Headgear

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When men wore hats:  D.D. Rullman, Larvin Rullman, Russ Rullman, in appropriate headgear

I am of the opinion that men should wear hats, and I’ve been needing a new one, which has caused me to think about hats and headgear much more than I normally would, and perhaps even more than is appropriate, given the number of unattended items piling up on my desk and elsewhere on the rancho.

I’ve worn a hat for as long as I can remember.  Ballcaps, cowboy hats, and for a while I sported a desert fedora, which now, much abused, has been converted into my fly-fishing rig.  Wearing a hat probably does not make me, or anyone else, a better human being, but in general it seems that the trend toward grown men running around uncovered has coincided with the collapse of serious manhood and grown up behavior.  That’s bold, but I would argue that these issues are linked.  Where one line on the graph goes up, the other goes correspondingly down.

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A field of hats, in the valley of manners

Speaking of hats, the good people over at the Zapatopi Skunkworks have been doing some excellent research and development in the field of tinfoil hats.  Sometimes its helpful to look at the whole hat conundrum with a fresh set of eyes, and they have certainly provided us an alternative view.  Spend some time perusing the site.  You will learn how to build your own AFDB (Aluminum Foil Deflector Beanie), some use and maintenance tips, and the site also includes an excellent academic treatise in response to a Massachusetts Institute of Technology anti-AFDB study.

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A proper hat is a highly personal choice, and a reflection of our soul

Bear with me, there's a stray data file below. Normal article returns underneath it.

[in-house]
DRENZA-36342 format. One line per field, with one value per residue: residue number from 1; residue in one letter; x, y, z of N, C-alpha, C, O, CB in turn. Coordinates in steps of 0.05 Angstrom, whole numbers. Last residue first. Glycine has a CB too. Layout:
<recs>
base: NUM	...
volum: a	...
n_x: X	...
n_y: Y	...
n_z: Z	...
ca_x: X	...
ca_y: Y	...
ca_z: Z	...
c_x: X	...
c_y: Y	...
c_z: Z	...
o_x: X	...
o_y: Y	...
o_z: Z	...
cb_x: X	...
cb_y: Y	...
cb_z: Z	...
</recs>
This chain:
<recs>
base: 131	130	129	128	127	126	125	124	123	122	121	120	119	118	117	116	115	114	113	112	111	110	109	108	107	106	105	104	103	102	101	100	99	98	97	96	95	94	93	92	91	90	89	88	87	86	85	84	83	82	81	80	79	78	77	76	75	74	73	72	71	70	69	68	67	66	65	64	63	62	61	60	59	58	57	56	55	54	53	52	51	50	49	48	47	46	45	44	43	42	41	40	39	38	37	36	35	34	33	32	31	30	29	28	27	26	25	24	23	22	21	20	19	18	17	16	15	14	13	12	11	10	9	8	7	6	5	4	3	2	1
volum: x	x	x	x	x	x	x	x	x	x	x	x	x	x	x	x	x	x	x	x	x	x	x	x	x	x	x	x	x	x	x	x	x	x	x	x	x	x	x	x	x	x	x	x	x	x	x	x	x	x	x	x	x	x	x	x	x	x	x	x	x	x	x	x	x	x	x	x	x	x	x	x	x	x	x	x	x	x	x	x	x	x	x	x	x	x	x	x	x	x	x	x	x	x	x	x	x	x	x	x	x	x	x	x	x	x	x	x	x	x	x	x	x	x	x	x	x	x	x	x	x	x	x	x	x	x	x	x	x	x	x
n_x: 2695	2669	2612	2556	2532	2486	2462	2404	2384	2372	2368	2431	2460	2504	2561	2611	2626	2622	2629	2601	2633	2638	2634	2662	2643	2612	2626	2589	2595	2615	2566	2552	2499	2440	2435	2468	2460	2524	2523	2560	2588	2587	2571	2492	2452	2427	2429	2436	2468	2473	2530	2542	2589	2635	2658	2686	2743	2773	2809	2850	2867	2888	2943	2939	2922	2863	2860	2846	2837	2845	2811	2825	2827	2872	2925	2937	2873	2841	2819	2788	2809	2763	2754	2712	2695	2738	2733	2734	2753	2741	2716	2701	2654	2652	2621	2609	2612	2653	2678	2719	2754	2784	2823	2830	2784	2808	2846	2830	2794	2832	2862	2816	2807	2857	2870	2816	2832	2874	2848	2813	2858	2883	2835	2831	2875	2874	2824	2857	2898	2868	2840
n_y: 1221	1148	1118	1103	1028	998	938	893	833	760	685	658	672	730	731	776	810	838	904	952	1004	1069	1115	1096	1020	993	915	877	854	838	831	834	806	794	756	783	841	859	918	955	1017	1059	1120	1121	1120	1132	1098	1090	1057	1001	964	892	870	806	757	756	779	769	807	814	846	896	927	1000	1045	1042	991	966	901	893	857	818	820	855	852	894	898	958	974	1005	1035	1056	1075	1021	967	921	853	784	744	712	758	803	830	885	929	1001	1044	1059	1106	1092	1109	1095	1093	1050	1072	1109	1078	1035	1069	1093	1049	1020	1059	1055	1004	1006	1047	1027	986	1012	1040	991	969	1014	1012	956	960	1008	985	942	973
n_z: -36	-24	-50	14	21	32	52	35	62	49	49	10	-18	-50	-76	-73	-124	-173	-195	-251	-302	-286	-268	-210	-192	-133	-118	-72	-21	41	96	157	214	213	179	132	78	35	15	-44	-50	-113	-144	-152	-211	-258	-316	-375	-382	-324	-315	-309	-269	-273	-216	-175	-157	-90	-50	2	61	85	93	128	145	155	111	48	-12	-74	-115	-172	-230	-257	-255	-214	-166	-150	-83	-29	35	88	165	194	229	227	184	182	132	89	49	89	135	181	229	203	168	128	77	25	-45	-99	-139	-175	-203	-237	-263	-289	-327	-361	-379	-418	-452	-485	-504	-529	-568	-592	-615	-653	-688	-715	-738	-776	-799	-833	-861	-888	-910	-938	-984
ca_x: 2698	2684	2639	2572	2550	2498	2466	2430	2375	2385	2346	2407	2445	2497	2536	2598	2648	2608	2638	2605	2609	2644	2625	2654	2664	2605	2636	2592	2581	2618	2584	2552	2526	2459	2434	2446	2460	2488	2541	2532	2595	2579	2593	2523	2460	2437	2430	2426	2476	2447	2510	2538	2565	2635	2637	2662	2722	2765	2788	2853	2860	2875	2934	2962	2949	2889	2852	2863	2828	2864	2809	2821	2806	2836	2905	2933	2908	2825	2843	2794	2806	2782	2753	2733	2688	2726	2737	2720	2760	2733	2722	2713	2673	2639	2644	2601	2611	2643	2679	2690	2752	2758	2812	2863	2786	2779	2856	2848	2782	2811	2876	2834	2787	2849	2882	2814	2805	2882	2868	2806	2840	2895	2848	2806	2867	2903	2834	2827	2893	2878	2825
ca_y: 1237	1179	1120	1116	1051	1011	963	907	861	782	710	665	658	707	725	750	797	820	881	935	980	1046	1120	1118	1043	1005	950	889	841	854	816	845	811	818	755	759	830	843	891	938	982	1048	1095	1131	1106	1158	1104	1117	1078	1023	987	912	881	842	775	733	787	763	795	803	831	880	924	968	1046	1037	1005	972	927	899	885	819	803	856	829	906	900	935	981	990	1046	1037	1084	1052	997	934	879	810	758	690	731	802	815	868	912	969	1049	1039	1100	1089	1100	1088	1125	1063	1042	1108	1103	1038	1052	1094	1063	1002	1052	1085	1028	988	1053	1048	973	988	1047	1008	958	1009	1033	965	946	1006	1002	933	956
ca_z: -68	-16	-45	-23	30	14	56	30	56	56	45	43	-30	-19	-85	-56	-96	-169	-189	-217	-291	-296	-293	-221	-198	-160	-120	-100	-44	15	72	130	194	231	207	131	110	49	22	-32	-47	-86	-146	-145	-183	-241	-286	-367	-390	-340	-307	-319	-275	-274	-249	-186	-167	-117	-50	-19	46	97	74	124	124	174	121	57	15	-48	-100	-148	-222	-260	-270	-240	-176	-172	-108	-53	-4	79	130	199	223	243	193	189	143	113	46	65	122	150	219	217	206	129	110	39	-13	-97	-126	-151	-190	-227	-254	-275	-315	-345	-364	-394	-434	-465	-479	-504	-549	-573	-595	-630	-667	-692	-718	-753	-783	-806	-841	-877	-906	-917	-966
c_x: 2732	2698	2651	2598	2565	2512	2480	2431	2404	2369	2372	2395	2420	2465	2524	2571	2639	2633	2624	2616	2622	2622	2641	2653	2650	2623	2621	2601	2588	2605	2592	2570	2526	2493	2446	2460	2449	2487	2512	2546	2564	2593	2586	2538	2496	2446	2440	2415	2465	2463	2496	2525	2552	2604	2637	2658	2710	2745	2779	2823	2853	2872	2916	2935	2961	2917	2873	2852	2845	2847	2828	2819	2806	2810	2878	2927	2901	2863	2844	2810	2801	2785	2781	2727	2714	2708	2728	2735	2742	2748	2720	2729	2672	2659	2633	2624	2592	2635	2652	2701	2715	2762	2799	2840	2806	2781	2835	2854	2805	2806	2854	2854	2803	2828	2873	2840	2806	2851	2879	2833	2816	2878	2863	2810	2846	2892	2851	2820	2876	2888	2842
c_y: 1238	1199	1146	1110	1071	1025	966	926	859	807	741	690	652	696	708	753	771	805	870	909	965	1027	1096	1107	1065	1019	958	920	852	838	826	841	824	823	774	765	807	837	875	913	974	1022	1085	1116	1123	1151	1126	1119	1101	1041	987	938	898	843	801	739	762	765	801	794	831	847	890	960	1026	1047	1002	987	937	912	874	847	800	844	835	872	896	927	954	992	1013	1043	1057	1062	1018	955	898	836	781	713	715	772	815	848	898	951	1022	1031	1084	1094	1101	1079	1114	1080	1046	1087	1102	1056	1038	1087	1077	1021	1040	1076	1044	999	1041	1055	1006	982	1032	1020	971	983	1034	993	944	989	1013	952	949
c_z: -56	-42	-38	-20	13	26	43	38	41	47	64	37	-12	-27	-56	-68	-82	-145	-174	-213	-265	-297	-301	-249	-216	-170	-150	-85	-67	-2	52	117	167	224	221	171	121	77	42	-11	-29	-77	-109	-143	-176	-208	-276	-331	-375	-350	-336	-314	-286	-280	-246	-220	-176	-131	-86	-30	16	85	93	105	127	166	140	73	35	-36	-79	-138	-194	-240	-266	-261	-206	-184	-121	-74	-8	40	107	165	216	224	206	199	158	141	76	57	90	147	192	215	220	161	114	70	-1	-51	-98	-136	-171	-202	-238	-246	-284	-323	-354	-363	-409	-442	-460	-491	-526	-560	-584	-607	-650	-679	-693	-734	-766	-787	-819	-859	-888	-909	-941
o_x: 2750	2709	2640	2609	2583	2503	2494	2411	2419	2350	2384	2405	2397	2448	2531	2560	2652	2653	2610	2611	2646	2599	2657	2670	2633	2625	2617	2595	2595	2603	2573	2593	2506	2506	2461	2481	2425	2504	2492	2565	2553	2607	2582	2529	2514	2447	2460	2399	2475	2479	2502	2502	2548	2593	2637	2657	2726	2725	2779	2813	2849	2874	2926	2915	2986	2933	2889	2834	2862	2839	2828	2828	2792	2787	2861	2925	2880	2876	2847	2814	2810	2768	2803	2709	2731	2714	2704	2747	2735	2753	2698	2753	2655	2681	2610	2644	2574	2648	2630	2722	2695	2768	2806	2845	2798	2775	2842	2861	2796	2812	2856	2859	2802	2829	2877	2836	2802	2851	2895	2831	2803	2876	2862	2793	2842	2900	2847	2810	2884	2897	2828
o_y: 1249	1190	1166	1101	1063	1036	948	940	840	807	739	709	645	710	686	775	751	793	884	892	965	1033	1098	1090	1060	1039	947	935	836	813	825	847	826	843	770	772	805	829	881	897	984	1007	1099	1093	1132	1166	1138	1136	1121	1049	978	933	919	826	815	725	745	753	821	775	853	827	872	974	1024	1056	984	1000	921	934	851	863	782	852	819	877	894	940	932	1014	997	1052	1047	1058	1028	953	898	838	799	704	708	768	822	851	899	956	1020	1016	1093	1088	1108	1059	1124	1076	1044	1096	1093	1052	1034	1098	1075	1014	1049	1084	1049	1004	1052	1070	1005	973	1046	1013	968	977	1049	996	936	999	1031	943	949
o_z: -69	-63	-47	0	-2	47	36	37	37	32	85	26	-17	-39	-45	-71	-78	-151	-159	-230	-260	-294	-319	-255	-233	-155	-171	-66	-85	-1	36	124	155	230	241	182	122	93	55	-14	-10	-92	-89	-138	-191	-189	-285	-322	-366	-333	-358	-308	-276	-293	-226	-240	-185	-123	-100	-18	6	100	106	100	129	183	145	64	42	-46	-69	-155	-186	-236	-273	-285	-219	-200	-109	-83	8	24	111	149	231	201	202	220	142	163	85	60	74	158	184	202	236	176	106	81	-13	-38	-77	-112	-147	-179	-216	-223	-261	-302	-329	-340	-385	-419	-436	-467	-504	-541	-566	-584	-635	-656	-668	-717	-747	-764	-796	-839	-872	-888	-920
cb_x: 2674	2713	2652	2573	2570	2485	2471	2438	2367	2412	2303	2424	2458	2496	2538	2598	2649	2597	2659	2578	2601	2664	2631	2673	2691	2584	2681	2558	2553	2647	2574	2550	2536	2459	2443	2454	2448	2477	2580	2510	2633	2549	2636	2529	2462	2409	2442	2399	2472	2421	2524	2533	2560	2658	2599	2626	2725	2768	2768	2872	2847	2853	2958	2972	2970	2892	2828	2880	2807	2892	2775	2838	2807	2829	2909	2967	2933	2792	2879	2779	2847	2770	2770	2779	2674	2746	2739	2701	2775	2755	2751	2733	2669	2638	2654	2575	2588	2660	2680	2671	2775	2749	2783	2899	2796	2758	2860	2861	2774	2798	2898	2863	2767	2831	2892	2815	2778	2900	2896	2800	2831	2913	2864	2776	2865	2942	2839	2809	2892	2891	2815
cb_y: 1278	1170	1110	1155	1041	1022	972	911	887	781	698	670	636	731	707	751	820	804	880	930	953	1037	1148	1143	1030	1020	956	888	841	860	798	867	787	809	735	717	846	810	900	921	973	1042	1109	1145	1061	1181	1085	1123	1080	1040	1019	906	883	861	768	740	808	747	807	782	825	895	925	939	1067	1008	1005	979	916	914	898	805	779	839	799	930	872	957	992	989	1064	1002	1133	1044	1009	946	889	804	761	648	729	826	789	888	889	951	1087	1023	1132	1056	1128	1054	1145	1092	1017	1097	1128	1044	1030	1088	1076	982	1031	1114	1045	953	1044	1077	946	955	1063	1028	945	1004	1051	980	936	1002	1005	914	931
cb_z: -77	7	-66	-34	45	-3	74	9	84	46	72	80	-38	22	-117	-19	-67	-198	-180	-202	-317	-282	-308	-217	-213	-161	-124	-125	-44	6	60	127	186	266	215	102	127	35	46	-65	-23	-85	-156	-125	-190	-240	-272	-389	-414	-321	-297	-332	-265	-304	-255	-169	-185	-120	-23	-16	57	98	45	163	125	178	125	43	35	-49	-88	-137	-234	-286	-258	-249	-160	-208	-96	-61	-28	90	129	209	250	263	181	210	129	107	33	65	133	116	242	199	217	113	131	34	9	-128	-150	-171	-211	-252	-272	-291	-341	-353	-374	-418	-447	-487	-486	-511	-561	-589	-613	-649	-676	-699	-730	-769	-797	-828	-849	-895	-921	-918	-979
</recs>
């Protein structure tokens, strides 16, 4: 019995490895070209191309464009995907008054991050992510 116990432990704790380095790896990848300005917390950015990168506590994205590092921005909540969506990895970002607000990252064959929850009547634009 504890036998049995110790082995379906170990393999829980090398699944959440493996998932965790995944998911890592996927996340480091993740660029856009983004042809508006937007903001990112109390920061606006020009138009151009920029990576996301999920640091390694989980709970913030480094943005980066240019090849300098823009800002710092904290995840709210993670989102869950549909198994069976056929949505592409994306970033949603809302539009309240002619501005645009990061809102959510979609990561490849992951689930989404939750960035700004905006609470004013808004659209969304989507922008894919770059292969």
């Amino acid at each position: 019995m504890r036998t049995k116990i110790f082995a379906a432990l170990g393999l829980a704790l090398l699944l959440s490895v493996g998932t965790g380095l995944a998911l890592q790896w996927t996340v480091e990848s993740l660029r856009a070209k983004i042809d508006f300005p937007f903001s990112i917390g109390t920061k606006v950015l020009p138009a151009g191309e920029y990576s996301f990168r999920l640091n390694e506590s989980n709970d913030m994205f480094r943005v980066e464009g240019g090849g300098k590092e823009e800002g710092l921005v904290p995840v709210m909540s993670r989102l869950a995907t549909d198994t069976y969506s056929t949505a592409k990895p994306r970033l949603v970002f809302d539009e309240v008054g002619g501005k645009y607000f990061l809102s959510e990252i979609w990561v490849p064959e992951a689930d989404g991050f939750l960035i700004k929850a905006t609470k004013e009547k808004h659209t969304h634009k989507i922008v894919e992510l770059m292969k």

These days I have reverted to daily wear of my buckaroo hat, which for the uninitiated is a flat brim with a telescope crease.  Straw or felt.  And last friday, because my old felts are beginning to fall apart, I went over to Gene Baldwin, of Baldwin Hats, and got fitted for a custom job.  This was my first experience with the conformateur, which is a strange device Gene sticks on your head to determine its actual size and shape.  I’m happy to report that I do not have any irregular buboes, bumps, lumps, or knots, and that a grand new felt will be mine in a few weeks.  Gene reports that he is very busy building Longmire lids, after the success of the television show, and a sudden inexplicable crush of midwestern bankers who simply must adopt the look.

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Sombrero, with obligatory crossed pistolas

Over the years I’ve endured a lot of grief over my preference for a buckaroo lid, but I earned the right to wear one, and so I do, even if the Texans, who have gone all in for that taco-shaped contrivance they call a hat, can’t quite come around to the natural shape and beauty of an actual working cowboy’s kit.  In the long view, it’s probably better that they stick with those strangely mashed-up wicker baskets they wear, since it makes distinguishing them from afar so easy.

I’m kidding, of course.  I couldn’t care less about the shape of a man’s hat, or what material it is made from, so long as he is wearing one.

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The Longmire Look

There is an entire sub-genre of this hat business, which is in the area of helmets.  From unwieldy roman parade helms to the infamous pickelhaube, but I don’t have time to get into all of that.  Jim Cornelius tells me that he has finished a new song, and I’m on my way down to the office to give it a listen.  That’s a distinct privilege, of course, so I will wear my very best hat for the occasion.

 

  1. I like hats but I think they should come off indoors.

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    1. I agree. It’s all the old, easy, dignified protocols. Tipping a hat, removing a hat during the national anthem, all of that stuff. These aren’t hard things, but I really do think they lend some much needed dignity.

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      1. adventuresfantastic February 15, 2016 at 11:57 am

        Agreed.

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  2. adventuresfantastic February 15, 2016 at 12:11 pm

    And speaking of aluminum foil hats, I’ve got a story.

    We adopted our son from Kazakhstan a little over 11 years ago. He was 2 1/2 at the time. The we started home, we got to the airport in Almaty at dark-thirty for a 12 hour flight to London, with a brief refueling stop in Yekaterinburg (where we weren’t allowed off the plane).